Despite its reservations about preserving confidentiality, the Royal Court gave permission for information and documents to be disclosed by the adult beneficiaries if the English court made an order to that effect. Its decision was expressed to have been based on:

  • The very unusual circumstances of the case, specifically the unusual undertakings given by the adult beneficiaries; and
  • The fact that the material to be disclosed was not particularly sensitive.

However, the Royal Court invited the English court to consider very carefully whether it needed to make the disclosure orders against the beneficiaries. It cited the principle of comity and stated that if such orders were to be become routine, the Royal Court would have to consider amending its procedures, to:

  • Heavily redact any material served on English resident beneficiaries.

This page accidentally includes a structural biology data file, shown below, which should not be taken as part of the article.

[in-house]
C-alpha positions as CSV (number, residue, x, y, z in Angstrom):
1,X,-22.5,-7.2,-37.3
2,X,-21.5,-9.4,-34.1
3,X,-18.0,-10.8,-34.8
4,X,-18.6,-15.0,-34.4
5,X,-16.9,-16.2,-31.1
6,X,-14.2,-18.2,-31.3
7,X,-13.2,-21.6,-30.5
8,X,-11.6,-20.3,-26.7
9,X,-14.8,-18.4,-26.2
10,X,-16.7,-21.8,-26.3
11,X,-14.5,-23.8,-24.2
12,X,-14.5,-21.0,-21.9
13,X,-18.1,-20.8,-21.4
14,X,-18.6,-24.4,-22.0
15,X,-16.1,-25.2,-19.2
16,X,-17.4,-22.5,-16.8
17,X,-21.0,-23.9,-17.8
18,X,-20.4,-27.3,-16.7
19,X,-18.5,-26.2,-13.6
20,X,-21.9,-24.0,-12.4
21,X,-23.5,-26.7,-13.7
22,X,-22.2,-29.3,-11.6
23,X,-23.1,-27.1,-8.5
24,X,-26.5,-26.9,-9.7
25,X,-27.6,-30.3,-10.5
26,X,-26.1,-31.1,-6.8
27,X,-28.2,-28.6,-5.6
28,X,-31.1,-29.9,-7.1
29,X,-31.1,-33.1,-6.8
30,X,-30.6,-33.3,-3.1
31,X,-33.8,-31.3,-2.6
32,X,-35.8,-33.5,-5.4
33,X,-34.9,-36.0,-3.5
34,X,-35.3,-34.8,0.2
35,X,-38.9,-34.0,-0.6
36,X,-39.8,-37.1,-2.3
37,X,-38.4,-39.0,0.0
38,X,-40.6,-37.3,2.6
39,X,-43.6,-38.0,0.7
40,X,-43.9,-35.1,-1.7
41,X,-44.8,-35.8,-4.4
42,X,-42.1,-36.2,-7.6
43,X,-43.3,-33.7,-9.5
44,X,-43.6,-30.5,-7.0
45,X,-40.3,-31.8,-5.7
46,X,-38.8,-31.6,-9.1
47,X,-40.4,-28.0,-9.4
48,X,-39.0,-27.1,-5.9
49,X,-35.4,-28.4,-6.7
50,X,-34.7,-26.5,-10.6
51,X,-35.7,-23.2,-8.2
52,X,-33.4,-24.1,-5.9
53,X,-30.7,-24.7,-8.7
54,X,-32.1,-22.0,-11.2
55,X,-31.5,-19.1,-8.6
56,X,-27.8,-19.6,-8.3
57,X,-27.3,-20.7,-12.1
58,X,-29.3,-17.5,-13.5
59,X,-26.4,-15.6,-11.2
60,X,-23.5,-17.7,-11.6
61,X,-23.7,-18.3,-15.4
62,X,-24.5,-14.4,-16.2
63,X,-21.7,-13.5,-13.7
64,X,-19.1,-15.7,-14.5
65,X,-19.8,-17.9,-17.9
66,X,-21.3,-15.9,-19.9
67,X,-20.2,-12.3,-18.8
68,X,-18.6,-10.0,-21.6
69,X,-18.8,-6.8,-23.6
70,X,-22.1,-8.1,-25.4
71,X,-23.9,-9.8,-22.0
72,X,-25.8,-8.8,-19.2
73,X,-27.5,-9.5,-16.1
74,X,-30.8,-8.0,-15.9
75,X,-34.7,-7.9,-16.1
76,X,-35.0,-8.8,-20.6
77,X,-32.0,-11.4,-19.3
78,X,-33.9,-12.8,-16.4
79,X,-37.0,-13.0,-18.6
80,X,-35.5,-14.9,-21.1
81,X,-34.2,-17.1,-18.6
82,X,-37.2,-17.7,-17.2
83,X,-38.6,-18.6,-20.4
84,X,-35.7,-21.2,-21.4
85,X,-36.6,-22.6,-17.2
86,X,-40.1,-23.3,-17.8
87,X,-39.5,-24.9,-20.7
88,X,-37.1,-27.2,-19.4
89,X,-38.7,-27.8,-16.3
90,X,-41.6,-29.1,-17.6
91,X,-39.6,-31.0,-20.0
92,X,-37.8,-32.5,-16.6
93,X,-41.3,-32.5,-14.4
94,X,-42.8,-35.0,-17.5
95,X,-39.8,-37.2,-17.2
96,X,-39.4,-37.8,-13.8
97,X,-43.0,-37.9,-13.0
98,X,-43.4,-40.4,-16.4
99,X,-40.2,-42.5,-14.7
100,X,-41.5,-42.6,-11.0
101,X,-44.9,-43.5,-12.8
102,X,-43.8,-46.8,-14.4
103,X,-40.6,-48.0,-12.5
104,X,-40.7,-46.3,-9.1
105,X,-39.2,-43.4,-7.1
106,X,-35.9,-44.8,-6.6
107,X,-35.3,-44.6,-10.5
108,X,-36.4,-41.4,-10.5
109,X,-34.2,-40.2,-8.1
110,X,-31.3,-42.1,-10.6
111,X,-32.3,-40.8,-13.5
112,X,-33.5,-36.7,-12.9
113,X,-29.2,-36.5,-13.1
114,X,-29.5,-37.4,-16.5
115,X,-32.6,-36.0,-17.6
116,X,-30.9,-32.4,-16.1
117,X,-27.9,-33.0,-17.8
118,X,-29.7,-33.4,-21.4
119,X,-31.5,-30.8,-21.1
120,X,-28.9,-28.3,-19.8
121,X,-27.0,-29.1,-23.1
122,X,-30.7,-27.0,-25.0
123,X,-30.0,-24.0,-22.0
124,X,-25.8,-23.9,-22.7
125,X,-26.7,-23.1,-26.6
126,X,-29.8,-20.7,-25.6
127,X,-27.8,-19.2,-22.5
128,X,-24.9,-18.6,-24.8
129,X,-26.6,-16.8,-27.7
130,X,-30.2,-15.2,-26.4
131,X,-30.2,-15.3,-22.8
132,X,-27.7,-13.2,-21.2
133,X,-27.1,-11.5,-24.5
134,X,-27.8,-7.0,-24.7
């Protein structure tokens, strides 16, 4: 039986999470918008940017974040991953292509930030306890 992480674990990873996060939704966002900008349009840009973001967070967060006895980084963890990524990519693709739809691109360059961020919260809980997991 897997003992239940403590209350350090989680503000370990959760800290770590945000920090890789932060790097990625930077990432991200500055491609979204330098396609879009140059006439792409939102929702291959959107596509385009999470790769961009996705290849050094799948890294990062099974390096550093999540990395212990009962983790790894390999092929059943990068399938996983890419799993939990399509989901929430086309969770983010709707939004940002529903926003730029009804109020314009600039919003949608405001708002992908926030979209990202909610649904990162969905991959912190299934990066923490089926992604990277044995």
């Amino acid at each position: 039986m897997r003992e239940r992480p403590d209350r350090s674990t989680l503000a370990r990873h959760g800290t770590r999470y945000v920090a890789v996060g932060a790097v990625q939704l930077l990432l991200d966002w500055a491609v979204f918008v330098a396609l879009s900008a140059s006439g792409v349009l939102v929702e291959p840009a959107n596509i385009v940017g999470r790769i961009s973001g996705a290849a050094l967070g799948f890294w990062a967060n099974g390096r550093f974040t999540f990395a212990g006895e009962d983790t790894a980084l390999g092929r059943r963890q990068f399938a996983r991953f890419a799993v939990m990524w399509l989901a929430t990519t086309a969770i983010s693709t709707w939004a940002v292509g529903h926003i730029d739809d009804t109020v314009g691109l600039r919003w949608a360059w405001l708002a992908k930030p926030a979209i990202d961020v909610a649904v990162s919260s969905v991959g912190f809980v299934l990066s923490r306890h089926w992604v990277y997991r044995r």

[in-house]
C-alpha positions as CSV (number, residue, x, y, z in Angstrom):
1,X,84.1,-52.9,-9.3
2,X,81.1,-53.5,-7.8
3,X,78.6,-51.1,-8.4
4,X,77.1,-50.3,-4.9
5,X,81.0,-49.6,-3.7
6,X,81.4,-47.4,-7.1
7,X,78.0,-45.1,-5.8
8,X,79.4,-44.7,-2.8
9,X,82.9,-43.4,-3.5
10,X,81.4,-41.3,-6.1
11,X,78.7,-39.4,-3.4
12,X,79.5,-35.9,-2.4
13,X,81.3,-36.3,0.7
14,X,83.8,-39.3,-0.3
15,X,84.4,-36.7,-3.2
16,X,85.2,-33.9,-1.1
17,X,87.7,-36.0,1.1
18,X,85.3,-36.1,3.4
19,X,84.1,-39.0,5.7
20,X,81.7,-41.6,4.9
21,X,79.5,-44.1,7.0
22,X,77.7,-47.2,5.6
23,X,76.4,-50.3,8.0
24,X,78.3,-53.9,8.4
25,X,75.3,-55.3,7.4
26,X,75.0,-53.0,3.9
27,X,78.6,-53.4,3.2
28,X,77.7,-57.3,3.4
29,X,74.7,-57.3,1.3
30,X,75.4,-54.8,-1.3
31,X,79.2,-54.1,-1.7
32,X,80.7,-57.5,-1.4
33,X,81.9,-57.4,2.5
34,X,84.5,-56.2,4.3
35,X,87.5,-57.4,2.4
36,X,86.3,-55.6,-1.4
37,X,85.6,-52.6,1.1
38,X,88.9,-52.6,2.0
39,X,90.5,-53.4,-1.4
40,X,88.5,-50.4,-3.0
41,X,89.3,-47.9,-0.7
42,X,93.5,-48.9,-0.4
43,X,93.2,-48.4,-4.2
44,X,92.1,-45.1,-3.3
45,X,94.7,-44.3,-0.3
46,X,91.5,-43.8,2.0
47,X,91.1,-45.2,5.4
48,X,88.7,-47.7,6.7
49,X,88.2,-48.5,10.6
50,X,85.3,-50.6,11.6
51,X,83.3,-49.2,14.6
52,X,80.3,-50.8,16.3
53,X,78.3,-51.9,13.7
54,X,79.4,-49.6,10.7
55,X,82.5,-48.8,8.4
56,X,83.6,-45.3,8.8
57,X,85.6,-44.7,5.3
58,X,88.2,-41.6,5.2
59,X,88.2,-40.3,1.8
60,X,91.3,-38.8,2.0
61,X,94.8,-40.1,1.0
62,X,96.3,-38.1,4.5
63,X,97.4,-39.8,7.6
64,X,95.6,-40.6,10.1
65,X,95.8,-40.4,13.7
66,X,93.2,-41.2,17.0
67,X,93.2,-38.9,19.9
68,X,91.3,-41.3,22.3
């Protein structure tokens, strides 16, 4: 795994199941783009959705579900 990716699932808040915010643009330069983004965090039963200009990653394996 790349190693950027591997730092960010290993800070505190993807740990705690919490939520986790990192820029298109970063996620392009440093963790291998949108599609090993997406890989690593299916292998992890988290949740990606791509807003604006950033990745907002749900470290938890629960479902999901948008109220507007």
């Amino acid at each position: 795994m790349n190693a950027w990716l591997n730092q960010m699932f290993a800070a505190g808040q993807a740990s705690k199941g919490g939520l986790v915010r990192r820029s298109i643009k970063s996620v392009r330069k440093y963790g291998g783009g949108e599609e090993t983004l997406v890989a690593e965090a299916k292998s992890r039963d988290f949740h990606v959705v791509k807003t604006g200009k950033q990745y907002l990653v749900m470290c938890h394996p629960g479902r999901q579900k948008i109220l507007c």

• Preclude material from being sent out of the jurisdiction and limiting inspection to take place only within Jersey.

Explaining his decision to make the disclosure orders, Moylan J reviewed the principles in the cases of Charman v Charman [2005] EWCA Civ 1606, RK v RK (Financial Resources: Trust assets) [2011] EWHC 3910 (Fam) and Thomas v Thomas [1995] 2 FLR 668. Despite the Royal Court’s reservations, he held the disclosure orders were necessary and proportionate to assist the English court to determine the issues raised by the financial remedy proceedings:

  • It was important to understand how and why the trustees were likely to exercise their powers, to determine whether the trusts’ resources were likely to be available to the husband and thereby within the scope of a financial award in favour of the wife.
  • Any insight into the ‘internal thinking’ of the trustees was significantly preferable to none.
  • In the instant proceedings such evidence was unlikely to be forthcoming from any source other than the beneficiaries because the trustees refused to participate in the proceedings.